Moreover, despite NATO’s commitment to disarming the KLA, the Kosovar paramilitary organization is slated to be transformed into a modern military force. So-called “security assistance” has already been granted to the KLA by the U.S. Congress under the Kosovar Independence and Justice Act of 1999. While the KLA’s links to the Balkans narcotics trade (served to finance many of its terrorist activities) had been highly publicized, the paramilitary organi-zation was granted an official U.S. seal of approval as well as being deemed a “legitimate” source of funding. In turn, Washington’s military aid package to the KLA was entrusted to Military Professional Resources, Inc. (MPRI) of Alexandria, Virginia, a private mercenary outfit run by high ranking former U.S. military officers. In September 1999, the KLA was officially dissolved and transformed into the newly formed Kosovo Protection Force that was funded by U.S. military aid. Shift in military labels: KLA Commander Agim Ceku was appointed Chief of Staff of Kosovo’s newly created armed forces. Barely a few weeks after Commander Ceku’s NATO sponsored appointment, the International Criminal Tribunal for the former Yugoslavia (ICTY) announced that it was “investigating Ceku for alleged war crimes committed against ethnic Serbs in Croatia between 1993 and 1995” (AFP, October 13,1999).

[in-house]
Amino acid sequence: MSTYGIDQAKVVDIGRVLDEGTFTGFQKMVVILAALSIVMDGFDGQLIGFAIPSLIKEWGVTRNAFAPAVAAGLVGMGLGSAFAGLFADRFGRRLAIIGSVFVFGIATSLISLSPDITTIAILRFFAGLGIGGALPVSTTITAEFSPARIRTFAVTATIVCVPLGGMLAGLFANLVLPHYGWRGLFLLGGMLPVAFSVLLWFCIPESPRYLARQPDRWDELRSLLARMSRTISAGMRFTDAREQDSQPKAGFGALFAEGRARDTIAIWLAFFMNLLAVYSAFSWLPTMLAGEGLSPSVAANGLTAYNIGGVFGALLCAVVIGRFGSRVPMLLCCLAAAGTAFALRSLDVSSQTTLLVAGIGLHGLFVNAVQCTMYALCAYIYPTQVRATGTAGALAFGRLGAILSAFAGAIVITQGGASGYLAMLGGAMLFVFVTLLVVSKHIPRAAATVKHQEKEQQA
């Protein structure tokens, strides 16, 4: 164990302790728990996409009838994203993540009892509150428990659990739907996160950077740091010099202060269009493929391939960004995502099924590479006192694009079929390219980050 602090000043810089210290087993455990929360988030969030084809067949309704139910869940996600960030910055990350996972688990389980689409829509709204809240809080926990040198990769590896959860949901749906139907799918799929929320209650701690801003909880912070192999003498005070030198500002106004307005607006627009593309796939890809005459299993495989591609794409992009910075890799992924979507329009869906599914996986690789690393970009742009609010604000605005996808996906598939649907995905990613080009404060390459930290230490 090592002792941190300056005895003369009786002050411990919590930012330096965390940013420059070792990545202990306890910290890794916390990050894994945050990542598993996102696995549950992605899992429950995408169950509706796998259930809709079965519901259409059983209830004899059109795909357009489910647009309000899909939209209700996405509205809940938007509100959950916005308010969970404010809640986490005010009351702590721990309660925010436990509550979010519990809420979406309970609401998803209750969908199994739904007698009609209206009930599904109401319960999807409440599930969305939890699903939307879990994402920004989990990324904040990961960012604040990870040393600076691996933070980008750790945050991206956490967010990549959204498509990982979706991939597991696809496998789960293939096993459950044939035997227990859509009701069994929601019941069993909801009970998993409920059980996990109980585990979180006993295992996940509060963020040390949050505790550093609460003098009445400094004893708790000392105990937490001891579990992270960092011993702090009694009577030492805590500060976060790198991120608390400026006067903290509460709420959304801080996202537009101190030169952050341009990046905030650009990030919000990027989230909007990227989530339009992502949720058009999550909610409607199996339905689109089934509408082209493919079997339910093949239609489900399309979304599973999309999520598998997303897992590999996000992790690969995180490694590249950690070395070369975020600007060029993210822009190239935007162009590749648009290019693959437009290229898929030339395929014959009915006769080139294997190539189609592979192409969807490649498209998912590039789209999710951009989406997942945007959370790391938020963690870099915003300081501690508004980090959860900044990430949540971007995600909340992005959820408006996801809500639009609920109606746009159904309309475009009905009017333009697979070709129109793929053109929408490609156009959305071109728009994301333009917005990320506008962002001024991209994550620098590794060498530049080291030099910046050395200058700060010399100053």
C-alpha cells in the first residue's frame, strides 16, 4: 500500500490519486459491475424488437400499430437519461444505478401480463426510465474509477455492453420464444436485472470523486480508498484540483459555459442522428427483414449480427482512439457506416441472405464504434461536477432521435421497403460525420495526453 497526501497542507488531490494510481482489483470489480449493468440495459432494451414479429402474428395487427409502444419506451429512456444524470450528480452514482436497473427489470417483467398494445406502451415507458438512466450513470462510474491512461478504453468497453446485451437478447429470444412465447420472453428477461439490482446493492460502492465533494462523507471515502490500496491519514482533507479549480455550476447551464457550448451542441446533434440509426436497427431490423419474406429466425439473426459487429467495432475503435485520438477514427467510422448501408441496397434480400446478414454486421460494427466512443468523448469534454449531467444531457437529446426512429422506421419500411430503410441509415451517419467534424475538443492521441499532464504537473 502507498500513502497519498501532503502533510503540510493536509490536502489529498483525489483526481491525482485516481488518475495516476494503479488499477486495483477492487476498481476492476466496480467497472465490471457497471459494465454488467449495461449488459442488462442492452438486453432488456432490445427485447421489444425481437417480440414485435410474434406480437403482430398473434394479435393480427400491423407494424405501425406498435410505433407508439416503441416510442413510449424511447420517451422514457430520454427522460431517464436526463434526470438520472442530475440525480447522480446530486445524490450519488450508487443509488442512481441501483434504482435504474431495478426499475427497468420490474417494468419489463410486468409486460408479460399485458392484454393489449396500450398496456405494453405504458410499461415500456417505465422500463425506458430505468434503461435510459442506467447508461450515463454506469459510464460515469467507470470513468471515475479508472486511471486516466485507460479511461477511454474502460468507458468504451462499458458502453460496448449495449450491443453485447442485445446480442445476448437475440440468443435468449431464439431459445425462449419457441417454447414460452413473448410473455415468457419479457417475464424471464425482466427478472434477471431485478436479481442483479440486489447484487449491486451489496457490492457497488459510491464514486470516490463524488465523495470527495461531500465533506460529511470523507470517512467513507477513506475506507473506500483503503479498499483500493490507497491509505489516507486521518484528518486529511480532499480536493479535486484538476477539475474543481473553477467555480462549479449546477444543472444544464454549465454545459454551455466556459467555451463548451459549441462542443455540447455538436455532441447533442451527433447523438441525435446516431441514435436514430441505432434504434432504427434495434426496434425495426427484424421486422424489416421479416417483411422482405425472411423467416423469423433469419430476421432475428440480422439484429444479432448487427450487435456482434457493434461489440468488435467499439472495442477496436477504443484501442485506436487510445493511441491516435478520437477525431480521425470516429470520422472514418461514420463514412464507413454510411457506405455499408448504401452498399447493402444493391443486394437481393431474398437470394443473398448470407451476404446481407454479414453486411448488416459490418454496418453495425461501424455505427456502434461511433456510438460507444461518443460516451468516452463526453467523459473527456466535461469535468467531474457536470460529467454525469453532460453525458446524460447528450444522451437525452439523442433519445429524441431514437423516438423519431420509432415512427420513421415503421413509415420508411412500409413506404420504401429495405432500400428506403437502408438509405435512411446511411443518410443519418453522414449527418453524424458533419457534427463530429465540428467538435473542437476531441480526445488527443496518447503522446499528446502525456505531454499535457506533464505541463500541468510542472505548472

This information had been withheld by the ICTY during the mandate of Chief Prosecutor Louise Arbour. In other words, the U.N. and NATO knew that Agim Ceku was an alleged war criminal prior to the onslaught of NATO’s bombing of Yugoslavia in March 1999. More-over, KFOR Commander Mike Jackson and UNMIK head Dr. Bernard Kouchner (and 1999 Nobel Peace Laureate as cofounder of Doctors Without Borders) were fully aware of the fact that an alleged war criminal had been appointed as Commander in Chief of the KPF: “If we lose him it will be a disaster,” said a diplomat close to Bernard Vouchner, the U.N. s special representative. “When you get to the second level of the TMK [Kosovo Protection Force], you’re down to a bunch of local thugs.” American diplomats have suggested any indictment of Ceku would most likely be “sealed” and thereby kept out of the public domain [meaning that public opinion will not be informed of the Court’s decision].